Everything that you have been taught about religion is wrong.
Let’s presume that statement is true.
If it is, where do we go from there?
And what’s my point?
Before you can create a new work, you must first wipe the slate clean. It is not my intention to debunk whatever indoctrinations you hold dear. If you are to be completely honest with yourself, however, you’ll have to admit that everything you’ve been taught in regard to religion and spirituality is, at best, far-fetched. It’s had to be. You see, human beings suffer from a delusion in which it is accepted that age grants wisdom. When you are a child you strive to some day become an adult, with all the privileges that would imply. But just as living to be a ripe old age does not necessarily make a person wise, neither does the crossing of some arbitrary boundary into adulthood confer to us understanding, knowledge or insight.
In short, while we are quick to pat ourselves on our backs for reaching some artificial plateau at which time we can claim the mantle of “adult”, at which time we are expected to attain understanding on some level, the fact remains that human beings never really “grow up”. We’re simply allowed, and even expected, to one day declare ourselves to be adults, and then we’re expected to act accordingly, based upon whatever norms are imposed upon us by our respective societal structures and traditions.
The reality is that all we do by reaching adulthood is progress to a higher level of the same game we’ve played since we were toddlers. Are we wiser? Not particularly. Experience lends a certain insight into the way the game is played, but the only practical difference between a 10-year-old and a 20-year-old is that the game has become rather more elaborate. The 20-year-old is still living a life full of make-believe, only now he or she is pretending to be an adult. The toys are now more complex, but there’s little semantic difference between a 10-year-old boy playing with a toy race car in his back yard and a 40-year-old man driving around town in a shiny, new Corvette. A real adult would accept the need for transportation, but would not need the visceral appeal of a fast and agile sports car. That belongs to the child, who is still alive and well inside of the adult. The toys and games are more elaborate. The playground becomes more expensive. But when we become adults, all we’ve agreed to is that we’re not kids anymore. We still are, though, really. We’re all still playing “dress-up”.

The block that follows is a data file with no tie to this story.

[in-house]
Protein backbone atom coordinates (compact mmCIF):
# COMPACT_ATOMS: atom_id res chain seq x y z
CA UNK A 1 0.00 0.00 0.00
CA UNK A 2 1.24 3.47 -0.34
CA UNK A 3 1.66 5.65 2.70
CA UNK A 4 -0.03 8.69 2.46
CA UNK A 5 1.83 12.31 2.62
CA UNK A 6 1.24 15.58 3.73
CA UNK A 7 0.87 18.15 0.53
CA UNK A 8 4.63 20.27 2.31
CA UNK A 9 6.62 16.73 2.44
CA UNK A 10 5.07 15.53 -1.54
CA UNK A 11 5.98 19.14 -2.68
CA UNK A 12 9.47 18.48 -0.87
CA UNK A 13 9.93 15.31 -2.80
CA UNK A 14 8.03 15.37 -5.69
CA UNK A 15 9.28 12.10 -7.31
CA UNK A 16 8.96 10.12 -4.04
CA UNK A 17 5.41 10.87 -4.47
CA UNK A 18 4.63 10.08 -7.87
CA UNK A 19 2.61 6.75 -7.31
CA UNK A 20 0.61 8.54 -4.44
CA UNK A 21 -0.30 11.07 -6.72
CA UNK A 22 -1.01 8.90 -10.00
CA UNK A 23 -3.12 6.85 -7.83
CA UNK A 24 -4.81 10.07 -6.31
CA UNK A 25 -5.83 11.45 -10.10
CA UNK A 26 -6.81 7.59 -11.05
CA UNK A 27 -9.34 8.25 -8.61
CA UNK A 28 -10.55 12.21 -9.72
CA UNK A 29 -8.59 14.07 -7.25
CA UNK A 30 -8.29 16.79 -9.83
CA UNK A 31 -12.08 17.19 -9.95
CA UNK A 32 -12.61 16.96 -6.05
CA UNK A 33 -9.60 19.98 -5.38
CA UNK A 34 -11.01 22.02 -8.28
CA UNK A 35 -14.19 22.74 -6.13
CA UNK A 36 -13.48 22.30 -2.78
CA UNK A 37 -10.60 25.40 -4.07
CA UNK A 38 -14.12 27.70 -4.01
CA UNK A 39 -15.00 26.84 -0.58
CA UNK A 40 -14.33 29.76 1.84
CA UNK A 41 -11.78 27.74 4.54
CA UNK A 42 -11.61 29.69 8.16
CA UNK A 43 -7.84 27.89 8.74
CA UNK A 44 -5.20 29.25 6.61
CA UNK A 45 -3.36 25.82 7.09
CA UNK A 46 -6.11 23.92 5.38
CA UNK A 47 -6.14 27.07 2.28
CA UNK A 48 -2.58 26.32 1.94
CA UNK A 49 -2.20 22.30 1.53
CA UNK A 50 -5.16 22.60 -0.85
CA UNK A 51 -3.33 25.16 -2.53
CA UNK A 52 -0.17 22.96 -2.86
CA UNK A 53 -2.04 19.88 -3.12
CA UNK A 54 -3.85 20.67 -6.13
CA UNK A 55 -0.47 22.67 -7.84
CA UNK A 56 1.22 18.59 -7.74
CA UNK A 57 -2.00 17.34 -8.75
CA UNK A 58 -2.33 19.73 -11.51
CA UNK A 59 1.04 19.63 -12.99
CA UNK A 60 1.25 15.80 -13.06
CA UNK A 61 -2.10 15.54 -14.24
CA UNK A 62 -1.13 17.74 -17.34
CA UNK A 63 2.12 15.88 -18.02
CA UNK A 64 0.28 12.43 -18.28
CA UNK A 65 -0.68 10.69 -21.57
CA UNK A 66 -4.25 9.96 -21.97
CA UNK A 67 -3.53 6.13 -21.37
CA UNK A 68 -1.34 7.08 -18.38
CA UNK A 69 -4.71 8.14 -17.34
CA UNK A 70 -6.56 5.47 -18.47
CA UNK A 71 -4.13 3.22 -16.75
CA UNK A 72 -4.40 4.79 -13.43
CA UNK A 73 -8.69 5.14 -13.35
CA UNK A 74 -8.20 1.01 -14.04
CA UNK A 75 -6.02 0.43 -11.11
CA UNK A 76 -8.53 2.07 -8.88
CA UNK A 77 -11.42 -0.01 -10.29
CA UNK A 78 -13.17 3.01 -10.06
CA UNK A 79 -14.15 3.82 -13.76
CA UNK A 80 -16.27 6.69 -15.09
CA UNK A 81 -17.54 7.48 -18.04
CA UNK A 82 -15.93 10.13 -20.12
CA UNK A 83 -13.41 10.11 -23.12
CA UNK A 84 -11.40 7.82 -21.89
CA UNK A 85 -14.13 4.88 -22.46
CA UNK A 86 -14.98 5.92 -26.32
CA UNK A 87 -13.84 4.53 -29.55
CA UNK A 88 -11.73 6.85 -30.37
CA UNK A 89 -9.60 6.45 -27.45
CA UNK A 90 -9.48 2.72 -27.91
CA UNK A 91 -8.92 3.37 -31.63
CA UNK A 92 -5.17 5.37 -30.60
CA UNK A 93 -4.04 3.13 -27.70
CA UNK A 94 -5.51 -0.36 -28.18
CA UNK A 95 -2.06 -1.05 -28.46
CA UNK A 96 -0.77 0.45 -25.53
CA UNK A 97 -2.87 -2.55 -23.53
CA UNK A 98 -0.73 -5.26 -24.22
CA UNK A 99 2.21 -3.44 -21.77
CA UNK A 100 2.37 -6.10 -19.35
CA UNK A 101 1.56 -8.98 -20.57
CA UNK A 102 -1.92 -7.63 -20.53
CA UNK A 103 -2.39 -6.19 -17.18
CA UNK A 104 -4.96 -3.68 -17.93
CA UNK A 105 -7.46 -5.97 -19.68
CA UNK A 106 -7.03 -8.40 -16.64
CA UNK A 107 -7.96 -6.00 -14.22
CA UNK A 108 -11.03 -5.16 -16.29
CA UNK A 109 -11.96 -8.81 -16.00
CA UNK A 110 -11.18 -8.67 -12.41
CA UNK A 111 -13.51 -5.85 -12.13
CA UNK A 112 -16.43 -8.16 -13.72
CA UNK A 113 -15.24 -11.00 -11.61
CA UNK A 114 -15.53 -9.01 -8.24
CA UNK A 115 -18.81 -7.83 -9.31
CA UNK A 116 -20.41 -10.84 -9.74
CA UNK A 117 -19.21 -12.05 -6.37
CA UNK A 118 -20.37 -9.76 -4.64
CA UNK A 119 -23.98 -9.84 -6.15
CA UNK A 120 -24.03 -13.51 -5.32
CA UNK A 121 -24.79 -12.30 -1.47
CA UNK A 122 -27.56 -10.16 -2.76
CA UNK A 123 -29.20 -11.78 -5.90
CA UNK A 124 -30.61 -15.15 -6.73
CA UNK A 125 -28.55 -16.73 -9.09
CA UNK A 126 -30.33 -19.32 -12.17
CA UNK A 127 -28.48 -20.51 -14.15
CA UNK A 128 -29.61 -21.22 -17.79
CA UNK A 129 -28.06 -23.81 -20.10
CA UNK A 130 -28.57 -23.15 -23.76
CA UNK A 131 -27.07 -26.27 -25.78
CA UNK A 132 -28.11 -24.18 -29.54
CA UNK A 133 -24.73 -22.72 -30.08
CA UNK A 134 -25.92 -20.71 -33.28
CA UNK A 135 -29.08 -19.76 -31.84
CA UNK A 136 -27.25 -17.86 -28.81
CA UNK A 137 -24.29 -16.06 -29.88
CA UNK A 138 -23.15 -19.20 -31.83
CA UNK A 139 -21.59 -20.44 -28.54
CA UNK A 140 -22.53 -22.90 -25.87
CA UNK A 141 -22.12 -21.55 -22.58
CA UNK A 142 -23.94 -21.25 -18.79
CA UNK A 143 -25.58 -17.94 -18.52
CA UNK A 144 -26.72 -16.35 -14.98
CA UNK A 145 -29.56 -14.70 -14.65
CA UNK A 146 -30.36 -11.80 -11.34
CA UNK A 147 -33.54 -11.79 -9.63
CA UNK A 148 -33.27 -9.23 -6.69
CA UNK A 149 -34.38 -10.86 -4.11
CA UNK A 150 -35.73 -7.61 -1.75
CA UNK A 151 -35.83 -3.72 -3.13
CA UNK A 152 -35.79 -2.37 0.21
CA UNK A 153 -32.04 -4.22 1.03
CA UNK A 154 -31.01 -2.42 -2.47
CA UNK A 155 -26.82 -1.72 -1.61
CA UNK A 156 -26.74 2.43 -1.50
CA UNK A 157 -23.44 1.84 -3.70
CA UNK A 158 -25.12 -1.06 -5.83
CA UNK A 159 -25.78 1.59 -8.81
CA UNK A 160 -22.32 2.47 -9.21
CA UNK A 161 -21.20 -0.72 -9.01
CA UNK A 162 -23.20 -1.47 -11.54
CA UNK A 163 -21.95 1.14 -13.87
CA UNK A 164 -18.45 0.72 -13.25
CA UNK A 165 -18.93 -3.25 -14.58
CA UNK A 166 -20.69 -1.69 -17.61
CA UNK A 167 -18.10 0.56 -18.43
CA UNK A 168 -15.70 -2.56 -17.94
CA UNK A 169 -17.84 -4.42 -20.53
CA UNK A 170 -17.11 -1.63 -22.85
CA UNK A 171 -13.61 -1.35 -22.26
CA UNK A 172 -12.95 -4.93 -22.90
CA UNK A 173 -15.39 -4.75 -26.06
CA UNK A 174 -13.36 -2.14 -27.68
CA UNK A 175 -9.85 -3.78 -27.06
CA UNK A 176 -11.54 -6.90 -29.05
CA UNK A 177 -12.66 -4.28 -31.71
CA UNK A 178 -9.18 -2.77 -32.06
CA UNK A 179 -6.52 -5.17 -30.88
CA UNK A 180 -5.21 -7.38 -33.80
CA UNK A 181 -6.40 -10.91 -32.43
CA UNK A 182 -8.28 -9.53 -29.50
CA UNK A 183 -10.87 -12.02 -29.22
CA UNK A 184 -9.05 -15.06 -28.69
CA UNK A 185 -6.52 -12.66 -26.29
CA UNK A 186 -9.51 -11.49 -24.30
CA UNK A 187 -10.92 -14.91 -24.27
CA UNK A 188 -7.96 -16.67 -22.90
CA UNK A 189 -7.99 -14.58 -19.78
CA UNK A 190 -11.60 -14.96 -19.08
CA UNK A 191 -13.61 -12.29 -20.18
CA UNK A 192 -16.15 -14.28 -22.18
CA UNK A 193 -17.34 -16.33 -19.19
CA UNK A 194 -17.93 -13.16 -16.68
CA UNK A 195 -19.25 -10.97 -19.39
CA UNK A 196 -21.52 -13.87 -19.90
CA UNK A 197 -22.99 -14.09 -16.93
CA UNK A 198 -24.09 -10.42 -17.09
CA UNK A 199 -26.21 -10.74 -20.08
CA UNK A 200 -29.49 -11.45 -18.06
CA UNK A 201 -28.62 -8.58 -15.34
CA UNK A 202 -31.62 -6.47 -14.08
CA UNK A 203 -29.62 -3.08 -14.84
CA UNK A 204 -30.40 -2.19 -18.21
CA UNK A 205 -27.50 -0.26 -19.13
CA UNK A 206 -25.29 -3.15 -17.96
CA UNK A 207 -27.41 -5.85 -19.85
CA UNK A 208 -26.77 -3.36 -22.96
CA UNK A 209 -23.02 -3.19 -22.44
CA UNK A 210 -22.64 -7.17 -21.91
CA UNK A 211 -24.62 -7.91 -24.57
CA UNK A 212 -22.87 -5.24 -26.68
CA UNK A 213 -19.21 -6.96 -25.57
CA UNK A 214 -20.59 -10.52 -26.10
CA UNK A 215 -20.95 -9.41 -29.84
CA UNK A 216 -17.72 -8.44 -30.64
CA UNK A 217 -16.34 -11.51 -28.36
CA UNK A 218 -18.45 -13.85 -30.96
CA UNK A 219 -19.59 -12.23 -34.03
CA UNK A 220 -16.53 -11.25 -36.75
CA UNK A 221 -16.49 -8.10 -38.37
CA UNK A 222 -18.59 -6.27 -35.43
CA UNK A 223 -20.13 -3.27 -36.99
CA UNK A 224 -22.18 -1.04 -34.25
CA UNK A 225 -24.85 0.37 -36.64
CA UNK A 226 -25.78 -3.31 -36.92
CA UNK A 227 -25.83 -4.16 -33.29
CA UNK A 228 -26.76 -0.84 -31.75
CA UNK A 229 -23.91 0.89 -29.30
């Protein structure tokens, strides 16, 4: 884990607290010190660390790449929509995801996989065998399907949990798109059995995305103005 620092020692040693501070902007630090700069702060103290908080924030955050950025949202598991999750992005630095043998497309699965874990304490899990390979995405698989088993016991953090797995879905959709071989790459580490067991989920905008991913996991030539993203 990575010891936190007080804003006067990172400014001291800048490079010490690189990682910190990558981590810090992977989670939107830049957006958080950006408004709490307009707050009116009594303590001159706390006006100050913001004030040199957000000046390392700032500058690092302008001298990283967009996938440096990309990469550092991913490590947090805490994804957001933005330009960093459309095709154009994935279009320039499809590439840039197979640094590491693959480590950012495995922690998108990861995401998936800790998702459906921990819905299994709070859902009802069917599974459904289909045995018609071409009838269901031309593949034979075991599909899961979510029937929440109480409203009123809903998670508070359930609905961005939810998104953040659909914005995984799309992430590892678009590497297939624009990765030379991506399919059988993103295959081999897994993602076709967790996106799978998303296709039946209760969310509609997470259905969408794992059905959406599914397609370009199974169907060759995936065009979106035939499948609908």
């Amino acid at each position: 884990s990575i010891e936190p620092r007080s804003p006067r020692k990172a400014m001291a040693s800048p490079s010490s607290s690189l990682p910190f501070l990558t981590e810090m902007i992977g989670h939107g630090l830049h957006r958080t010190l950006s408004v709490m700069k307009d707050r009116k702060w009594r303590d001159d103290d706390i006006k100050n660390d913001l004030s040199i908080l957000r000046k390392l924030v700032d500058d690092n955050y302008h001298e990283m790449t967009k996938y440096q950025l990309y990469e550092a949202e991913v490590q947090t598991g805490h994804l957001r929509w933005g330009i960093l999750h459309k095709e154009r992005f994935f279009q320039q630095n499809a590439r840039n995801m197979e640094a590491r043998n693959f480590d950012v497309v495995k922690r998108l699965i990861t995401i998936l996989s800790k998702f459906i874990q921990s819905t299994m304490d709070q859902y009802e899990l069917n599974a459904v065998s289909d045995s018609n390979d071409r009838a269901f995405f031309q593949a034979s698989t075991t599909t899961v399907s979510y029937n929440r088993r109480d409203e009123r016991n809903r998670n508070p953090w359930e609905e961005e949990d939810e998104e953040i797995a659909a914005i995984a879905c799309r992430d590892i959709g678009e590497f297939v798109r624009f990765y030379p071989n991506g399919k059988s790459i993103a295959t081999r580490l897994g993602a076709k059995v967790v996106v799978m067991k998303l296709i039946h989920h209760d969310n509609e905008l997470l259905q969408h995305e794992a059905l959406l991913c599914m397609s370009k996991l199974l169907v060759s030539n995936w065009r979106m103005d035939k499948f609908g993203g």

Why have I gone through such pains to make the point that we’re all just grown up kids playing dress-up?
Well, to make a point. That’s the point. Which is this.
Simply put, religion is the biggest game of dress-up that there is.
Think about that.